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Currituck commissioners discuss reopening to visitors and public safety staff

Faced with a lighter than normal May 18 meeting agenda, the Currituck County Board of Commissioners voted to reschedule a public hearing, appointed two advisory board members and approved a consent agenda before entering a closed session.

Chairman Bob White said during the televised meeting that since the board was still operating under COVID-19 restrictions, it was necessary to reschedule the Baxter Station Public Hearing. With little discussion on the topic, the public review for a 127 unit residential subdivision development in Moyock was rescheduled for the June 1 meeting.

Later in the meeting, commissioners voted to appoint Renja Murray and Marcia Steele to one year terms on the Albemarle Commission Joint Nursing/Domicilliary Advisory Board. Commissioners then approved a consent agenda with May 4 meeting minutes, a $51,800 contract with the accounting firm Carr, Rigg and Ingram to conduct an annual audit for fiscal year ending on June 30, 2020 and authorization for the Parks and Recreation Department to dispose of timesheets dating back to November 2014.

Most of the other business for the evening included discussions about the county opening back up last week.

Chairman Bob White said several days of nice weather helped produce a very busy beach area and a number of board members joined Vice Chairman Mike H. Payment in saying they were happy to see that tourists are here and that opening the county back up would be good for the economy.

During commissioner comments, Paul M. Beaumont said providing a safe beach environment can be a challenge, but that Michael Cherry tried to meet some of the challenges of providing adequate beach lifeguard services by creating an online lifeguard qualification course. The result has been one of the best lifesaving crews the county has had with a waiting list of 50 lifeguards. Lifeguards are scheduled to take the stands on Saturday.

Several commissioners echoed the praises Kevin E. McCord offered for first responders during National EMS week adding that Currituck County is very fortunate to have some phenomenal people. McCord went on to say the week before was National Police Officer Week and Currituck was fortunate to have only one line of duty death in Currituck County history.

That death was Deputy Sheriff Watt Franklin Morgan who was shot and killed October 12, 1963.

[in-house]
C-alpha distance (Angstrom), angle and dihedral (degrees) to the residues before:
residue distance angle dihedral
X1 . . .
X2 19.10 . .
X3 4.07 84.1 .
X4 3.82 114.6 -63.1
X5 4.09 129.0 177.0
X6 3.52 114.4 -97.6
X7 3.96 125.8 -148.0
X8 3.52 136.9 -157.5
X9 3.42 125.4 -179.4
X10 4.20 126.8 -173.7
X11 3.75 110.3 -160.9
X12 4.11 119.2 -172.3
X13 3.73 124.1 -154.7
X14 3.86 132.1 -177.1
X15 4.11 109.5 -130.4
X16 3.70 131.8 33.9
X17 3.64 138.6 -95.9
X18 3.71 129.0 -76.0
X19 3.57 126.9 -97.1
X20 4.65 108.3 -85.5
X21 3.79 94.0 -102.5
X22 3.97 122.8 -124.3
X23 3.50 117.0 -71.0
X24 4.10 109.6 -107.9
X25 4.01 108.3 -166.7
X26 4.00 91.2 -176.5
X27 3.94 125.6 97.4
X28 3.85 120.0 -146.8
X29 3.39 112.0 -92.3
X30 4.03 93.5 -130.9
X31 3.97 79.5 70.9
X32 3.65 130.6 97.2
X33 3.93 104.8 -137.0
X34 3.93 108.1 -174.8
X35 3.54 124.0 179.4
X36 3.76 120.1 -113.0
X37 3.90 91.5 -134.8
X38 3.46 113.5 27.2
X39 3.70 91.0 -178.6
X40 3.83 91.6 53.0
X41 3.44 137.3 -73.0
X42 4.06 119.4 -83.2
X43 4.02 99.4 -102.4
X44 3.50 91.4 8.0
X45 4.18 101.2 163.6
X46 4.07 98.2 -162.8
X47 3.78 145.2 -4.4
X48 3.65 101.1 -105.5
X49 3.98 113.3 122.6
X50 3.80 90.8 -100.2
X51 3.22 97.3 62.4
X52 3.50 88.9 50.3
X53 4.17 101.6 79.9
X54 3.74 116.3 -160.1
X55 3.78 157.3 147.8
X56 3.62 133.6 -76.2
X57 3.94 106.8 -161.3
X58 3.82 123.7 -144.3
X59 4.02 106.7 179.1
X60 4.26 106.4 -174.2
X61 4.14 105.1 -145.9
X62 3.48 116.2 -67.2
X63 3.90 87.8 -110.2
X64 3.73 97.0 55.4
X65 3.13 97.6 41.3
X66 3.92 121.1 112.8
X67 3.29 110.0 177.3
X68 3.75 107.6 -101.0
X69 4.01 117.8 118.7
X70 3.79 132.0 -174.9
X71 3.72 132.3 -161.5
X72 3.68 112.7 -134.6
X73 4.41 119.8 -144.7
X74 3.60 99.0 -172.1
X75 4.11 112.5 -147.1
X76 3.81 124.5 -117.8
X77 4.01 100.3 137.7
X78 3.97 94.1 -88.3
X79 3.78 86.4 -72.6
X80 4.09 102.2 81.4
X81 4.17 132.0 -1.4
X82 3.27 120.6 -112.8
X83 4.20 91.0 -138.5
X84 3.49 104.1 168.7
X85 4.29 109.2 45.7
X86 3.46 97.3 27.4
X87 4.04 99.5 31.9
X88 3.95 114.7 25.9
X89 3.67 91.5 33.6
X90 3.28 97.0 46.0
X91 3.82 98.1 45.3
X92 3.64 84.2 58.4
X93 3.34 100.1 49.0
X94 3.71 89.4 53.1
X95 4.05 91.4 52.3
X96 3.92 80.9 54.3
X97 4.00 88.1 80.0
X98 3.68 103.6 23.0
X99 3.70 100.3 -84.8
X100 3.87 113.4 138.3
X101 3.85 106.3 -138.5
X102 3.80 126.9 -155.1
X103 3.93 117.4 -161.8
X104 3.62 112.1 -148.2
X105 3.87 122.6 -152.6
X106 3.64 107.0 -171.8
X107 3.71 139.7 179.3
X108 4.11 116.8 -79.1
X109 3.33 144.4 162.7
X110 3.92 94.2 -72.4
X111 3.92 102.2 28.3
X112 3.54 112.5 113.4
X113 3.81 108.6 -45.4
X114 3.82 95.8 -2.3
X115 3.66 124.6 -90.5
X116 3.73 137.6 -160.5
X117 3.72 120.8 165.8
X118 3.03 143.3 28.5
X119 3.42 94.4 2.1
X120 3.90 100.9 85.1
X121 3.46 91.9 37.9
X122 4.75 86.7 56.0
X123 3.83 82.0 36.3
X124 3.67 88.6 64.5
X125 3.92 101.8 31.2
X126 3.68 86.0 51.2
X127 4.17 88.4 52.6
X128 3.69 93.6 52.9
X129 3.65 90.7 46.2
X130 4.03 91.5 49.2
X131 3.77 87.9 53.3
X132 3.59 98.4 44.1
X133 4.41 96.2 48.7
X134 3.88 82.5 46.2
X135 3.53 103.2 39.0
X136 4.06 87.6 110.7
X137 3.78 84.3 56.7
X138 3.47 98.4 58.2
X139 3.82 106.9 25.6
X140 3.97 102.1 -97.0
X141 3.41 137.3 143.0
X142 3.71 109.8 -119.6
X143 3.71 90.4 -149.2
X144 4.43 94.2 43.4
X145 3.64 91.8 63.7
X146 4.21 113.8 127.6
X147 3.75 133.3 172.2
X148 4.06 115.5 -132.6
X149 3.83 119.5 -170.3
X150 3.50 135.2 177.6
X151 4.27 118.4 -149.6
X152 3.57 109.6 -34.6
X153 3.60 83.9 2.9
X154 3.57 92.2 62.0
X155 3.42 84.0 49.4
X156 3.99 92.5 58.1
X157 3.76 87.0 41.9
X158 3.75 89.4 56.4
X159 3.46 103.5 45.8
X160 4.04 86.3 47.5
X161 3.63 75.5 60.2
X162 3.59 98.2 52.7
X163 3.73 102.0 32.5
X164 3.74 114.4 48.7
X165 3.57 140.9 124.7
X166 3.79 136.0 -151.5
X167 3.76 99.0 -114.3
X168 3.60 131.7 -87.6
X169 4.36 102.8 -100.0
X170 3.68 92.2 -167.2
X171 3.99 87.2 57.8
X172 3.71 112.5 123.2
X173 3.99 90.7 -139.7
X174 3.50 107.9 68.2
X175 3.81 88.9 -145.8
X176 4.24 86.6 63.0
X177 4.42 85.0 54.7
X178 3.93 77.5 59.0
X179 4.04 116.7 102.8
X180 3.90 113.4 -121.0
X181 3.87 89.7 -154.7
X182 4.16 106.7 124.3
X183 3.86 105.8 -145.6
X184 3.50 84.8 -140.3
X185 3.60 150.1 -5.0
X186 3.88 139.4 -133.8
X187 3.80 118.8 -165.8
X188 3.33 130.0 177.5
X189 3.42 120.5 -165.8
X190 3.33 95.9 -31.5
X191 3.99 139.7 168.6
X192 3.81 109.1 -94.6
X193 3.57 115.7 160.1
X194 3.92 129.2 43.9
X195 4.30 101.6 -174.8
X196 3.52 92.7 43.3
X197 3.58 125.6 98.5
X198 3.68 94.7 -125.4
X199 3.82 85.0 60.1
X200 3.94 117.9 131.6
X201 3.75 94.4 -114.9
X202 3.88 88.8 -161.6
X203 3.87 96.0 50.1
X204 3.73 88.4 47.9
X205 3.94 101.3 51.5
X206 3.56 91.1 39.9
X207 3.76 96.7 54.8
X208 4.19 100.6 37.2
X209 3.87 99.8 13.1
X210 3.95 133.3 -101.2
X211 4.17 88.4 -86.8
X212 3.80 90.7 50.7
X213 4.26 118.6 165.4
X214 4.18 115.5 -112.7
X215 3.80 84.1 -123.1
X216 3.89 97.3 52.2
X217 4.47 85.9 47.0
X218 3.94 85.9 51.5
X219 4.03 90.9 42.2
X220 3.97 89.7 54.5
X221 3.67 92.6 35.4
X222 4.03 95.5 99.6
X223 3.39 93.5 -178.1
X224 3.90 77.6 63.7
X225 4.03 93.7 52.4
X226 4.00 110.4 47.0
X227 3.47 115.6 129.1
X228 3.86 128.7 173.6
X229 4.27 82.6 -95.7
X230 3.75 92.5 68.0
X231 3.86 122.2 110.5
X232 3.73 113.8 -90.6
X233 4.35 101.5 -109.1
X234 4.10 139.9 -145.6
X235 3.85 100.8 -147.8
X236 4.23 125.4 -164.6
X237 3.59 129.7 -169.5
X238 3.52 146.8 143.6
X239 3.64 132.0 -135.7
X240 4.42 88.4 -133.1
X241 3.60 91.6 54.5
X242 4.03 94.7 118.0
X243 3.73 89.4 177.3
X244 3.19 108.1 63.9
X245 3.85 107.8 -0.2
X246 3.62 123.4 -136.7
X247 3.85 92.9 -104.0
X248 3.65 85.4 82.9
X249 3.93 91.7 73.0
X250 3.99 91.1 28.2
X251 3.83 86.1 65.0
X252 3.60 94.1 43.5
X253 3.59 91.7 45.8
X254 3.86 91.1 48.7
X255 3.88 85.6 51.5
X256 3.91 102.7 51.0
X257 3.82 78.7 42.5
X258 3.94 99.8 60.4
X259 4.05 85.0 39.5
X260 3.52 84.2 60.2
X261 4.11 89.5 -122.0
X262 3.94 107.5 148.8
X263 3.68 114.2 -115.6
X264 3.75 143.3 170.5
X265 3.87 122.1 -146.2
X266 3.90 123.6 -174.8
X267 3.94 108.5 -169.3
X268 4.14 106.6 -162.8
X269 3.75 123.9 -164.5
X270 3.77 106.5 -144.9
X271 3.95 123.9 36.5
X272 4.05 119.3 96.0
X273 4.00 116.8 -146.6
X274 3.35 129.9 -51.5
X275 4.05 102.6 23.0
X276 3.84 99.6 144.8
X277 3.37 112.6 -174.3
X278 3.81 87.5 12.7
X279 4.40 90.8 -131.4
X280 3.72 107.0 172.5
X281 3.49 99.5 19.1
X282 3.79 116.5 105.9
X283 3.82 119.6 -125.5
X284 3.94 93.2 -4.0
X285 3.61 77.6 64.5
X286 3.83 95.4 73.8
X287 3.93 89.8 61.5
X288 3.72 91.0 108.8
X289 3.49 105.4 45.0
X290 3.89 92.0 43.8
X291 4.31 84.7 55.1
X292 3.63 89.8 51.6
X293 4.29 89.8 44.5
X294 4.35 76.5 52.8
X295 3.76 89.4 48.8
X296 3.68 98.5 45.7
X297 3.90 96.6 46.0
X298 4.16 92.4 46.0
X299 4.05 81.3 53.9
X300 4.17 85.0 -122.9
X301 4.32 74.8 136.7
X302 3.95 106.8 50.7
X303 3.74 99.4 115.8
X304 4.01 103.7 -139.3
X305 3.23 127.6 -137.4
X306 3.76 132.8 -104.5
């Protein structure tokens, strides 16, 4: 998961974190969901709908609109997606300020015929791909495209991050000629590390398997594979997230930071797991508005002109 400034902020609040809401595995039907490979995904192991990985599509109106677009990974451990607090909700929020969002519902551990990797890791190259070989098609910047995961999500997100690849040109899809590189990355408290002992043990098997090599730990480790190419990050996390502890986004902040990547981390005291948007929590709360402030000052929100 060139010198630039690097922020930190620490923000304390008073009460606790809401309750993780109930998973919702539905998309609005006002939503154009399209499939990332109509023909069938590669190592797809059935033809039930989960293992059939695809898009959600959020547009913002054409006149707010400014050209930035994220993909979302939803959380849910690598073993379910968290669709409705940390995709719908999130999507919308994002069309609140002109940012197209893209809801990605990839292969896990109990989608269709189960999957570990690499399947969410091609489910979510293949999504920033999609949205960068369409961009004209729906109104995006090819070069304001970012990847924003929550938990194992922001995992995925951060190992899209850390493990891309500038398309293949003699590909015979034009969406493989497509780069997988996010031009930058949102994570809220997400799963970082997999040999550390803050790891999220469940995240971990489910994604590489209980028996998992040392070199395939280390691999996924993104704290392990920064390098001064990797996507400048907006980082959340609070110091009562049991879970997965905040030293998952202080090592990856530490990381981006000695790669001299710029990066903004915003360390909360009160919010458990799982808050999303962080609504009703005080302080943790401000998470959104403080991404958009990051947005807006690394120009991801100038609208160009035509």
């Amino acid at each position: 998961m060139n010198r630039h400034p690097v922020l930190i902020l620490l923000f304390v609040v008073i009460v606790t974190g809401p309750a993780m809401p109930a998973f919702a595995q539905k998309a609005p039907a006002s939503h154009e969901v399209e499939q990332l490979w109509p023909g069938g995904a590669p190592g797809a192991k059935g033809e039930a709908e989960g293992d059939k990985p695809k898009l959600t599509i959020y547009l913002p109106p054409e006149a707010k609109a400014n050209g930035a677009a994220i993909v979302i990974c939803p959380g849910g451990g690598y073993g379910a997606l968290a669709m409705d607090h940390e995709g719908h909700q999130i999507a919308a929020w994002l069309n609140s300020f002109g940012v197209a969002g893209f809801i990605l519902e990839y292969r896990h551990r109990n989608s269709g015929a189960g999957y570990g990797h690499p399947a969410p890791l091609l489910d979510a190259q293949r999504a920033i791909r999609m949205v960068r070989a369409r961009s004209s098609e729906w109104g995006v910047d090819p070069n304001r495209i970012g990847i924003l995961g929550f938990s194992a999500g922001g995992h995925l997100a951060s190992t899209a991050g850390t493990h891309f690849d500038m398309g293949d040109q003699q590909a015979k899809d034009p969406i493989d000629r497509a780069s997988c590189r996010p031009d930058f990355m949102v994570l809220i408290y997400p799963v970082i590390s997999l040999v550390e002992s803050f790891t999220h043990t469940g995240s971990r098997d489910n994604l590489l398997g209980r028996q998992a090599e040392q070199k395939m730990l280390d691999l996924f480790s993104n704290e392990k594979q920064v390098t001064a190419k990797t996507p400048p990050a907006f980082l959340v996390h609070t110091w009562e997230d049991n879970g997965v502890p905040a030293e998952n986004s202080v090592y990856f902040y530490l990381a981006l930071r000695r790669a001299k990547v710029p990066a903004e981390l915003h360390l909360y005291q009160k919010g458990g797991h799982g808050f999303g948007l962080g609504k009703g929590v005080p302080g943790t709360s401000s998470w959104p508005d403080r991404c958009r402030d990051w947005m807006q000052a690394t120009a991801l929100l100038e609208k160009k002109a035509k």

McCord also encouraged everyone to make sure they have their beach parking passes and county manager Ben Stikeleather advised that the process for issuing passes will be a little different this year than in years past.

According to Stikeleather, Currituck County property owners anywhere other than the four-wheel-drive area can get two passes free of charge. A property owner in the 4X4 area, but without a home on the property, can also get two passes for free. Anyone with property in the 4X4 area that does have a home on the property can get four passes for free.

To pick them up, residents can go to any county Welcome Center with proof of identification and tax record for curbside service. Provisions are also in place for renters. Buying passes can be done online with payment through PayPal followed by a Welcome Center visit with a payment receipt as proof of purchase to pick up passes.

Another change is that rental management companies can purchase a group of passes and sell them at cost to residents.

“Hopefully that should cut down on the number of people that need to come to Welcome Centers,” explained Stikeleather, “and the rental management companies can just include these passes with the check-in packages they provide.”

Stikeleather also pointed out that there will be some operational changes beginning next week. Among them are the return of county staff currently teleworking who are not high risk employees, i.e. those with no health problems. They will be coming back to work Tuesday.

“We will be seeing people coming back in across all county offices,” said Stikeleather. “We expect that others that are high risk will return when we enter Phase III.”

Stikeleather added that as the county moves into Phase II recovery, people will see a change from all online permitting to a transition where Tuesday and Thursday people can drop off their documents for a three to five day turnaround.

“Instead of doing an express permitting on Tuesdays and Thursdays,” he explained, “we will be doing drop offs. So if somebody does not want to do online permitting, they can come by on Tuesdays and Thursdays and drop their plans off. It takes between three and five days to get a permit. And sometimes online is actually faster because we can get documents back and forth a little faster.”

Stikeleather said he does not expect to see the return of express permitting without adding positions and there will be no new staff until the tax revenues coming in this summer can support that.

Stikeleather went on to say the baseball and softball seasons with Parks and Recreation have been canceled. As the county enters into Phase II, there are guidelines in place to allow tournaments booked at any Currituck facility to take place after Memorial Day. Other sports after baseball and softball should roll out unless there is a virus resurgence and the governor puts something out.

Libraries will be offering curbside book check out in Phase II and in Phase III, libraries will open for regular use. Senior centers will open for regular use in Phase III.

Public restrooms at beach accesses, Carova Park and at the Whalehead Club will be open to the public next week with the Whalehead Club available for tours in Phase III.

Commissioners ended the meeting with a closed session to discuss a legal matter with the county attorney.





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